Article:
USCIS’ Unlawful Denial of H-1B Petitions Spurs Class Action Lawsuit

MadKudu Inc., et al. v. USCIS, et al., Case 5:20-cv-02653 (N.D. Cal. filed April 16, 2020)


This nationwide class action lawsuit challenges U.S. Citizenship and Immigration Services’ (USCIS) pattern and practice of arbitrarily denying H-1B nonimmigrant employment-based petitions for market research analyst positions filed by United States businesses.  

The complaint alleges that USCIS unlawfully denies H-1B petitions for market research analysts by misinterpreting the term “specific specialty” in the statute and the word “normally” in the first regulatory test.  In applying the first regulatory test, USCIS also misinterprets the Occupational Outlook Handbook—a publication of the U.S. Department of Labor’s Bureau of Labor Statistics that profiles hundreds of occupations in the United States job market—on which USCIS relies.

The lawsuit was filed at the federal district court in the Northern District of California by the American Immigration Council, the American Immigration Lawyers Association, and the law firms Berry Appleman & Leiden LLP (formerly Joseph & Hall P.C.), Kuck Baxter Immigration LLC, and Van Der Hout, LLP.

On May 4, 2020, the original plaintiffs filed a motion to certify the class. One week later, USCIS approved the original plaintiffs’ H-1B petitions. On June 29, defendants filed a motion to dismiss, claiming the plaintiffs no longer had legal capacity to sue because the H-1B approvals gave them the individual relief they requested, which plaintiffs opposed. On July 20, the two original plaintiffs and two new plaintiffs filed an amended complaint and an amended motion to certify the class.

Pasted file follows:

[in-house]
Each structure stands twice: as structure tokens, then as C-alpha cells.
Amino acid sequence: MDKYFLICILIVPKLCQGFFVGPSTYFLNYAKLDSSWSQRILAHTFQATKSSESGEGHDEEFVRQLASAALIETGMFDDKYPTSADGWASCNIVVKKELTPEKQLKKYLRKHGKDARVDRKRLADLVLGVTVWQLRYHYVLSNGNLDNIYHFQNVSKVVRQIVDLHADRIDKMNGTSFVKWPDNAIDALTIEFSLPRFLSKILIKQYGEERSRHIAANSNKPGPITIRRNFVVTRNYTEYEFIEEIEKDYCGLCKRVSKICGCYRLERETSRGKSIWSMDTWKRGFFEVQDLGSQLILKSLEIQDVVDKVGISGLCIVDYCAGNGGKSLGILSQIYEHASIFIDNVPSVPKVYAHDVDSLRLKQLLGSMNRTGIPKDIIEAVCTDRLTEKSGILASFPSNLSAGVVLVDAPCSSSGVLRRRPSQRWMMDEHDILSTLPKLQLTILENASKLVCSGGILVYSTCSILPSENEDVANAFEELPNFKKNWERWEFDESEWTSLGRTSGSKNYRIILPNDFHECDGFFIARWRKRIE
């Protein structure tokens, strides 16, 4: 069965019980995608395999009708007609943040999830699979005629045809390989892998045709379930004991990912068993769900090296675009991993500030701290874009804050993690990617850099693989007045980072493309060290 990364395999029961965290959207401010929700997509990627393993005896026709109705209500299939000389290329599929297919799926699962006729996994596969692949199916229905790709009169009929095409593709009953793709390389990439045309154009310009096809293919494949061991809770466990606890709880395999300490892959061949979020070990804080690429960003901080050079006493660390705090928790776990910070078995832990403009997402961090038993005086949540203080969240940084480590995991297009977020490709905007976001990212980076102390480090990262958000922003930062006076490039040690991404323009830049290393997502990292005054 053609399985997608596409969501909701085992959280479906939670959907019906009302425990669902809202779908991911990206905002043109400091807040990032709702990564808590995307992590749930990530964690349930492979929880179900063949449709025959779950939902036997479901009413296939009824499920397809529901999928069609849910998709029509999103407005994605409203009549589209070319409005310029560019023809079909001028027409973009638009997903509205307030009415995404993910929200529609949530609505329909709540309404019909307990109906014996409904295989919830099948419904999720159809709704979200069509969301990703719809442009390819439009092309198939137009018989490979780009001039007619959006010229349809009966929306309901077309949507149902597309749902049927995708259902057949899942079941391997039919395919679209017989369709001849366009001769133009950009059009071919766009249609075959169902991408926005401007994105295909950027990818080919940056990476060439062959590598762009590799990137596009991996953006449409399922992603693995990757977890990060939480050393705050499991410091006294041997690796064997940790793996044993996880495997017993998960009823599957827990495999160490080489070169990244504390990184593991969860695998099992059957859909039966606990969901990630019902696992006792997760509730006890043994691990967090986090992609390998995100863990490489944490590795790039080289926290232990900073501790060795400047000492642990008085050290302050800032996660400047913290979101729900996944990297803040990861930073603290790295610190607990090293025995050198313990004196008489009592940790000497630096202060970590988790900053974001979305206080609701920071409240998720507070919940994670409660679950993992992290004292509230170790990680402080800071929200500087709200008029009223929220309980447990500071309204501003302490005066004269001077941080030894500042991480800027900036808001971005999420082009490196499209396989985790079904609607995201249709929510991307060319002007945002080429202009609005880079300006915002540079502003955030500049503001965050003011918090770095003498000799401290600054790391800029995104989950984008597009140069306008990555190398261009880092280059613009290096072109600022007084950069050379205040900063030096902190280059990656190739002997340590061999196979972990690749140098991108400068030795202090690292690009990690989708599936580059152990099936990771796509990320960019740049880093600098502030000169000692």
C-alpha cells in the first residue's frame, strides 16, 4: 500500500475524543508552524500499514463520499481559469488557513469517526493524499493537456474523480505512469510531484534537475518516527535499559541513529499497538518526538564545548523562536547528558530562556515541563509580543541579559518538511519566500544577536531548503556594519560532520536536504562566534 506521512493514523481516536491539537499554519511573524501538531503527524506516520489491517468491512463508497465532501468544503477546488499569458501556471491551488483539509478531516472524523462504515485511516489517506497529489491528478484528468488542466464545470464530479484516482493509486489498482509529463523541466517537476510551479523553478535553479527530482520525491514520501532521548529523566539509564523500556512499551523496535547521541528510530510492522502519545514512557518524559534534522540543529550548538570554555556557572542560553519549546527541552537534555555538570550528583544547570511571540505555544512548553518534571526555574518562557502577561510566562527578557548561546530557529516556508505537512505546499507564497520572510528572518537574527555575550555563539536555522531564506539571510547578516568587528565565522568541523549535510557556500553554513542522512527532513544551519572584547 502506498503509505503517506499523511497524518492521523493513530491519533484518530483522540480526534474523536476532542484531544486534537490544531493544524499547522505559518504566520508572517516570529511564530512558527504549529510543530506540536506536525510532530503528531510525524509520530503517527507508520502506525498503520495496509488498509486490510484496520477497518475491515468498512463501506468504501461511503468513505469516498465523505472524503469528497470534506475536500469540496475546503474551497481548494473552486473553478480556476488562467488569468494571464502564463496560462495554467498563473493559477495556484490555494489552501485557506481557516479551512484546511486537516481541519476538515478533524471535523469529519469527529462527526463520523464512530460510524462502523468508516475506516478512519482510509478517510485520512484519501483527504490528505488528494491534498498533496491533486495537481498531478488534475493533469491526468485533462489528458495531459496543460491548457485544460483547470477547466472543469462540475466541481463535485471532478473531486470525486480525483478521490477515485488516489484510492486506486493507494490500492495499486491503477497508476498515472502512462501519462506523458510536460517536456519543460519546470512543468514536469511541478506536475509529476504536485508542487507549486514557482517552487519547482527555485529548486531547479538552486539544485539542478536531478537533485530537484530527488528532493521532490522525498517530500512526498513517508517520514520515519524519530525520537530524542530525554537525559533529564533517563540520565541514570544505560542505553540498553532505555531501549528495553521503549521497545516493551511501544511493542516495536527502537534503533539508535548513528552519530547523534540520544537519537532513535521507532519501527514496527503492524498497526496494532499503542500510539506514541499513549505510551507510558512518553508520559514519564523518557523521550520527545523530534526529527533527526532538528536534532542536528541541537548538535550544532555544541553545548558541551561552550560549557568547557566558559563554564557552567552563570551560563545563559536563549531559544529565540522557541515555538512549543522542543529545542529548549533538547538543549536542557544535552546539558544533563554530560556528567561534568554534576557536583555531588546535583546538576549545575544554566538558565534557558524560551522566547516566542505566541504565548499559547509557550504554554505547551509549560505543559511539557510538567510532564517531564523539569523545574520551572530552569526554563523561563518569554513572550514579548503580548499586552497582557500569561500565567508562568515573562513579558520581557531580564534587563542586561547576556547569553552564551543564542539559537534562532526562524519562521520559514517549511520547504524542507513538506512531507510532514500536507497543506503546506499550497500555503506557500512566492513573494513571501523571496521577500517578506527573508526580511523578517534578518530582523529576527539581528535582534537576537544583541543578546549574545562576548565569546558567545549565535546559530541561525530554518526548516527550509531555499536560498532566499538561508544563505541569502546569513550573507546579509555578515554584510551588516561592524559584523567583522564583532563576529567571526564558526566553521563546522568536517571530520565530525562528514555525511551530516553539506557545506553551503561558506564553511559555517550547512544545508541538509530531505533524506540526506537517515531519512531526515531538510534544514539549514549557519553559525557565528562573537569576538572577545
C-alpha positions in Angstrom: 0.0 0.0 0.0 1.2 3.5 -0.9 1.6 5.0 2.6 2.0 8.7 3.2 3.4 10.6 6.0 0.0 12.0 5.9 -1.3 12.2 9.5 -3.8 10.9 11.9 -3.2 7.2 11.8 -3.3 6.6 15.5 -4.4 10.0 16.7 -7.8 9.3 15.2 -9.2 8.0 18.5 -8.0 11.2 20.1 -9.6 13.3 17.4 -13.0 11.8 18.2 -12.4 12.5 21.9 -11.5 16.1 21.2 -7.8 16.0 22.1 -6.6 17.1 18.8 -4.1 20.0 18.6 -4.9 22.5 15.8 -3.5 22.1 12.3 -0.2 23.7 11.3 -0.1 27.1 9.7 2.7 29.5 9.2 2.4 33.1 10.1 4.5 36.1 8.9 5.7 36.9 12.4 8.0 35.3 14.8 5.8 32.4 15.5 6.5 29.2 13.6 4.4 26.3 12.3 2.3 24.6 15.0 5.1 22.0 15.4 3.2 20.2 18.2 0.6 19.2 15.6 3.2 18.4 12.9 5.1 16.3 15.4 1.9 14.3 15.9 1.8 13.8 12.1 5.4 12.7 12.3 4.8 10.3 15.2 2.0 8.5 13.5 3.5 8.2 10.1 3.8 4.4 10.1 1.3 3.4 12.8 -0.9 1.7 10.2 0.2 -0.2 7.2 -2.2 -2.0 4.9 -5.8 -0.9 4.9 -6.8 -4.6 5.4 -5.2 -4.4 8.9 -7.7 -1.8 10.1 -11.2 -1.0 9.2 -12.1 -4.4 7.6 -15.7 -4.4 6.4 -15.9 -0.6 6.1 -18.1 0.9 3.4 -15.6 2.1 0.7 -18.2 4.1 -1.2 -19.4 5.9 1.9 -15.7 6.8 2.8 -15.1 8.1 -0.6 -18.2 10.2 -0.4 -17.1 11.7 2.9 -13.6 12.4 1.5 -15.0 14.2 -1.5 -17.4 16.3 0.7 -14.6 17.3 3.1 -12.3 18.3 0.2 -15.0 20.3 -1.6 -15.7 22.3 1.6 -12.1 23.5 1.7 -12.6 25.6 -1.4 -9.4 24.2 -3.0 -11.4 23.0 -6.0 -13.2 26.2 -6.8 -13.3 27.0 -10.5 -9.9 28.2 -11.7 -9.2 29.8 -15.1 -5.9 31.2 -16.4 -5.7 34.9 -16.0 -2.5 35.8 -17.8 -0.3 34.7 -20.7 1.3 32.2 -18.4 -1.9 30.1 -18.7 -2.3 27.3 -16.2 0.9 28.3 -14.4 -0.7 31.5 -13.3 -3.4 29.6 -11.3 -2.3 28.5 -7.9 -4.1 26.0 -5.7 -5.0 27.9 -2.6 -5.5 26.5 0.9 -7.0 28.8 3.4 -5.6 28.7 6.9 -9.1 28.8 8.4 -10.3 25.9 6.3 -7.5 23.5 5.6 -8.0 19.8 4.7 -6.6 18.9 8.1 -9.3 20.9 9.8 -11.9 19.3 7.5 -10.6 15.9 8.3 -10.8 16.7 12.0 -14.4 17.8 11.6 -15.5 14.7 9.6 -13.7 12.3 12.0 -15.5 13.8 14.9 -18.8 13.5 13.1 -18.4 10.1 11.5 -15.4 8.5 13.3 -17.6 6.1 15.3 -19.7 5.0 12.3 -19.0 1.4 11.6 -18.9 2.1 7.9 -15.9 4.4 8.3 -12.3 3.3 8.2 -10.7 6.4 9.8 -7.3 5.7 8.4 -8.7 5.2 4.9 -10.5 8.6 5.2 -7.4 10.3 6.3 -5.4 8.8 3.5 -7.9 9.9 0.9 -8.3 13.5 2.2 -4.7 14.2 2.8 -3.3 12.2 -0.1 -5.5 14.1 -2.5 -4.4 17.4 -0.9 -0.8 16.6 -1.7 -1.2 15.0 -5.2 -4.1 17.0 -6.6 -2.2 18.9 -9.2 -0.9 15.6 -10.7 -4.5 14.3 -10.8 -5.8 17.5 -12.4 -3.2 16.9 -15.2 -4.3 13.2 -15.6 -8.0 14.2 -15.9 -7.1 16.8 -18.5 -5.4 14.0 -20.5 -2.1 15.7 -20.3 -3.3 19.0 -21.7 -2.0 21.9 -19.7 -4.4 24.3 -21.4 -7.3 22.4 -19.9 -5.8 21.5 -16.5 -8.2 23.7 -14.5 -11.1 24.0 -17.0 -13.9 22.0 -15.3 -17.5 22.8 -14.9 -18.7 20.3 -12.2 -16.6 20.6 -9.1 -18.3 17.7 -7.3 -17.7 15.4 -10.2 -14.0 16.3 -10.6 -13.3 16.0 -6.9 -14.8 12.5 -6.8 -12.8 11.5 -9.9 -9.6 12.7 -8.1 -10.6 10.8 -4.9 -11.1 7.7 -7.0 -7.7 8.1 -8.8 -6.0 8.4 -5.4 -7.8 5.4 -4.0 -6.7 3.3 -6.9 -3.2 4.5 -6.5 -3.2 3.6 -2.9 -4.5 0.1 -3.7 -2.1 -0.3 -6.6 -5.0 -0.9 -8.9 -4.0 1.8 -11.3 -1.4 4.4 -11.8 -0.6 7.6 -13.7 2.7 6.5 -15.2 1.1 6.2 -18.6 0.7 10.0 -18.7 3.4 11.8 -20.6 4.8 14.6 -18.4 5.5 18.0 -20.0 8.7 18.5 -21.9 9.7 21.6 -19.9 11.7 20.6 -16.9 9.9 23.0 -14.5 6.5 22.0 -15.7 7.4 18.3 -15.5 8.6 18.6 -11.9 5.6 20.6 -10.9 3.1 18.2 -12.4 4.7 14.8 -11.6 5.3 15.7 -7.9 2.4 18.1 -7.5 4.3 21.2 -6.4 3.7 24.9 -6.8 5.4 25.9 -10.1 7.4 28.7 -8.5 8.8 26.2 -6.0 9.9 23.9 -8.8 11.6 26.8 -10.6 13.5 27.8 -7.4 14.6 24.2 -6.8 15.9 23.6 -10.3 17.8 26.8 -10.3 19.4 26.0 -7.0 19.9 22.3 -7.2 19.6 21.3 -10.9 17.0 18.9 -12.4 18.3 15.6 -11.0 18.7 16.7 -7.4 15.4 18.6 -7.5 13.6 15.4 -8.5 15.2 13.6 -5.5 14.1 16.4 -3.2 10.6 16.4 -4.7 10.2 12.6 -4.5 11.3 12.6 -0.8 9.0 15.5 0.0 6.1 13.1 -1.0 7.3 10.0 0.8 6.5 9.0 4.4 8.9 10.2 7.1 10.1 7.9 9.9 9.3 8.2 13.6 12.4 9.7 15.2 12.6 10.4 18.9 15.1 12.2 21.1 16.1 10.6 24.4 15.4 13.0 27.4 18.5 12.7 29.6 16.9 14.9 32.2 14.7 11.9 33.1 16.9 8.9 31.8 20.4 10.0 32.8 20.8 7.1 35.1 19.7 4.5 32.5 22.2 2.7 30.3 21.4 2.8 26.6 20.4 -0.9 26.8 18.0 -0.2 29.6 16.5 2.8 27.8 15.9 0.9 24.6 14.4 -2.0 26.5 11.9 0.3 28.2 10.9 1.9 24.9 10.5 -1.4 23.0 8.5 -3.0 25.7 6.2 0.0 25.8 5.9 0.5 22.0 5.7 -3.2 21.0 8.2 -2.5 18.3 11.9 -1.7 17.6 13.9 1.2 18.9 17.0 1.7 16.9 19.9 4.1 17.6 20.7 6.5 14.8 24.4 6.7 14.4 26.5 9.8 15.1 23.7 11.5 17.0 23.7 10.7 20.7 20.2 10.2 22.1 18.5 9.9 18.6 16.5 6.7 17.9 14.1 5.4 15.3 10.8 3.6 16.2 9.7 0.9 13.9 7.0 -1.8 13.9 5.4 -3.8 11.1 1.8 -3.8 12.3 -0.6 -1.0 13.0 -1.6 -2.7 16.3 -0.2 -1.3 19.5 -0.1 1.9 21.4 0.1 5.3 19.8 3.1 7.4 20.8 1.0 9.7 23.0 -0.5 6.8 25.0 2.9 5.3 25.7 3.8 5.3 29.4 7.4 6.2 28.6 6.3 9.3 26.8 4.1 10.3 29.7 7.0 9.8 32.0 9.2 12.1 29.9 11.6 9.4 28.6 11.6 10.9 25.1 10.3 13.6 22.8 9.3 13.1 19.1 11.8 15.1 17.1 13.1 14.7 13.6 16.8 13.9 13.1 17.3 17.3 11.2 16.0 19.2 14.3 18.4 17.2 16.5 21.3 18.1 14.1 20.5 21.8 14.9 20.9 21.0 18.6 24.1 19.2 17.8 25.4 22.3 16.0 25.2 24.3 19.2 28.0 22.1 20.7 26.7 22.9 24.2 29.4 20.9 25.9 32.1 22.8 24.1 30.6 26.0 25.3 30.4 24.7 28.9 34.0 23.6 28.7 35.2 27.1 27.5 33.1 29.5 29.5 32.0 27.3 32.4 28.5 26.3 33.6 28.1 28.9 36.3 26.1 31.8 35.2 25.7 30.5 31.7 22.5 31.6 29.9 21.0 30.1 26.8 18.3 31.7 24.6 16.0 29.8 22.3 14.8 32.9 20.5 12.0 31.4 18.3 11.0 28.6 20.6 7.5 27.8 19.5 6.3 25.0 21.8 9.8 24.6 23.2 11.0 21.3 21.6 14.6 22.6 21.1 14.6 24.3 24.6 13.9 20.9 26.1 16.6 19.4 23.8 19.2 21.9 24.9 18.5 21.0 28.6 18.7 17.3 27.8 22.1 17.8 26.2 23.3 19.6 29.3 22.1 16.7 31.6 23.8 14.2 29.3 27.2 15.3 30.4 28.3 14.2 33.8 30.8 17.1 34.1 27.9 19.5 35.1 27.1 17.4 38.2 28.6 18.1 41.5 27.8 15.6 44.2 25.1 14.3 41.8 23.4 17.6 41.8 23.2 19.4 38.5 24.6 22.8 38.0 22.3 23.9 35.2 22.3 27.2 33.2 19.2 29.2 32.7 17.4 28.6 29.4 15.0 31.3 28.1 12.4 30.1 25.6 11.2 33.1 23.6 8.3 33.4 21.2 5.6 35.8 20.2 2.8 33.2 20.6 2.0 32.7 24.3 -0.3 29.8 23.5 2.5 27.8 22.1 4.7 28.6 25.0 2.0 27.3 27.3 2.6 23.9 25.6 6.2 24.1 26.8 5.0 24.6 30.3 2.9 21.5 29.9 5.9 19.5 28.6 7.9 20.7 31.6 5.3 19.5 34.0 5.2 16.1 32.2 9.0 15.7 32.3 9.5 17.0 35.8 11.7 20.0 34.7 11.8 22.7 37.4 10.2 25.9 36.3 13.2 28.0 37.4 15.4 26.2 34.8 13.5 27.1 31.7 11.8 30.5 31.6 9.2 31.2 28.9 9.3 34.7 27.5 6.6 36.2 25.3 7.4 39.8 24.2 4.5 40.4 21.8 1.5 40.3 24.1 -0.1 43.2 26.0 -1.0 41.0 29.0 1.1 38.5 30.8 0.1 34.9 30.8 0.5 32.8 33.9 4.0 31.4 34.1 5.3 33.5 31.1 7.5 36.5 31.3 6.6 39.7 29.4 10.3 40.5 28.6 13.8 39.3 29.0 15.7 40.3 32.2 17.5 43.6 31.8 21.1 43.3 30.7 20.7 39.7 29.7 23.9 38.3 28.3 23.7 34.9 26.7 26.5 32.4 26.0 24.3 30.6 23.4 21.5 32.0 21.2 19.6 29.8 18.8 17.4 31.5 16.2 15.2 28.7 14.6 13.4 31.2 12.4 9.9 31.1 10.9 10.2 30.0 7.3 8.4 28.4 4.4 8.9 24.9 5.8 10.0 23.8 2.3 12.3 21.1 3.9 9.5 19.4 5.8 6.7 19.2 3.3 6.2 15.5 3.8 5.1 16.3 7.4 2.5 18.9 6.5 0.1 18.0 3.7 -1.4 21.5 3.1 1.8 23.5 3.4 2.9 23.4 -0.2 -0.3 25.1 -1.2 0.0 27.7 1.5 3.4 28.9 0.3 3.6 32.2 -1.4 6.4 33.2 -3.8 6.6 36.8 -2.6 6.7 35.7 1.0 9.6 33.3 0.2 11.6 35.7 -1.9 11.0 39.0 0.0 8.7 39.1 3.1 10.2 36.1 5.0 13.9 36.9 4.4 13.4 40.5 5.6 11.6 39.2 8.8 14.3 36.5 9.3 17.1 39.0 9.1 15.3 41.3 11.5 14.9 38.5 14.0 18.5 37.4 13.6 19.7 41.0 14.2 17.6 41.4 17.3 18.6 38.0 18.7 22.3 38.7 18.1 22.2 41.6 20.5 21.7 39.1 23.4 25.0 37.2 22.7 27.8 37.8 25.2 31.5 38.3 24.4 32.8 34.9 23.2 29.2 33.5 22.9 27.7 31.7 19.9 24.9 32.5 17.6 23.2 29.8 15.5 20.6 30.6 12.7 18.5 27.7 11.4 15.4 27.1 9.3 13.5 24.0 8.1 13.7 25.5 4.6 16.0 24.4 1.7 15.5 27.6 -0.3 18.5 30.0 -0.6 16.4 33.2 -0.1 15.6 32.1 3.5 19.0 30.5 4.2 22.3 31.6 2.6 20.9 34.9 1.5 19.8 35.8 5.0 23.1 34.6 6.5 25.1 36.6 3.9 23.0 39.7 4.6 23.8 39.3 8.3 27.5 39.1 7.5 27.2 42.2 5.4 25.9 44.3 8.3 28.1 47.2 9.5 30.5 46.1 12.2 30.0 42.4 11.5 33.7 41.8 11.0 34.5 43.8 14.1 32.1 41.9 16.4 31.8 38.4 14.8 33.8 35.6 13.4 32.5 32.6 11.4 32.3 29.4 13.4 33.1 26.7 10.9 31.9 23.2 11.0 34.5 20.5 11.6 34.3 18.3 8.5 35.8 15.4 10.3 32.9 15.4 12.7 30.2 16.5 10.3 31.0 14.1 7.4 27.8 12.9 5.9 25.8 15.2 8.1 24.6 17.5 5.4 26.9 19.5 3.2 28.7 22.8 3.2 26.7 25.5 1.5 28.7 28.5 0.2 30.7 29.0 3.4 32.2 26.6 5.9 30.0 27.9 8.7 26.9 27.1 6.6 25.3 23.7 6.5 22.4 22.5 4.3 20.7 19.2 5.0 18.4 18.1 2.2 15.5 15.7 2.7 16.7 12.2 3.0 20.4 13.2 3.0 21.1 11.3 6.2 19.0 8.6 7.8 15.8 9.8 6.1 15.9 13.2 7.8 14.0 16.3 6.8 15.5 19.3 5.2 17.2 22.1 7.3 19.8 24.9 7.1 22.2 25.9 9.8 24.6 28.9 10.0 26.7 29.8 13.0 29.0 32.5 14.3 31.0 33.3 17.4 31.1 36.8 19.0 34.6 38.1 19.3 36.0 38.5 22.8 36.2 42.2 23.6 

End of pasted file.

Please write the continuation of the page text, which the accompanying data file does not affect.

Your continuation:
Defendants filed a new motion to sever and to dismiss, which plaintiffs opposed.  The court denied defendants’ motion and later granted plaintiffs’ motion for class certification. In early 2021, plaintiffs moved to amend the class definition. After the parties agreed upon the administrative record, plaintiffs filed a motion for summary judgment.

Briefing on the motions  was extended temporarily as the parties entered settlement negotiations. On August 20, 2021, the parties reached a settlement and filed a joint motion with the court seeking approval of their settlement agreement and requesting that the court schedule a fairness hearing.


On August 30, 2021, the court preliminarily approved the parties’ settlement agreement. The court scheduled a fairness hearing for October 19, 2021, and class members had until October 4, 2021 to file objections to the proposed settlement agreement. 

The settlement agreement was approved by the court on October 19, 2021. To be a class member, a U.S. employer must have filed a market research analyst H-1B petition during the period from January 1, 2019 through October 19, 2021, which USCIS denied based on a finding that the OOH entry, as it existed on October 19, does not establish that market research analyst is a “specialty occupation,” and thus does not satisfy 8 C.F.R. § 214.2(h)(4)(iii)(a)(1), as it existed on October 19, and, but for USCIS’ finding regarding the OOH entry, the H-1B petition would have been approved.

For more information about the settlement agreement, please read our Frequently Asked Questions, which includes a copy of the final agreement. 

Follow this case:

  • April 16, 2020
    The American Immigration Council, the American Immigration Lawyers Association, and the law firms Van Der Hout, LLP, Joseph & Hall P.C., and Kuck Baxter Immigration LLC filed a nationwide class action lawsuit today challenging U.S. Citizenship and Immigration Services’ pattern and practice of arbitrarily denying H-1B nonimmigrant employment-based petitions for market research analysts positions filed by businesses in the United States.

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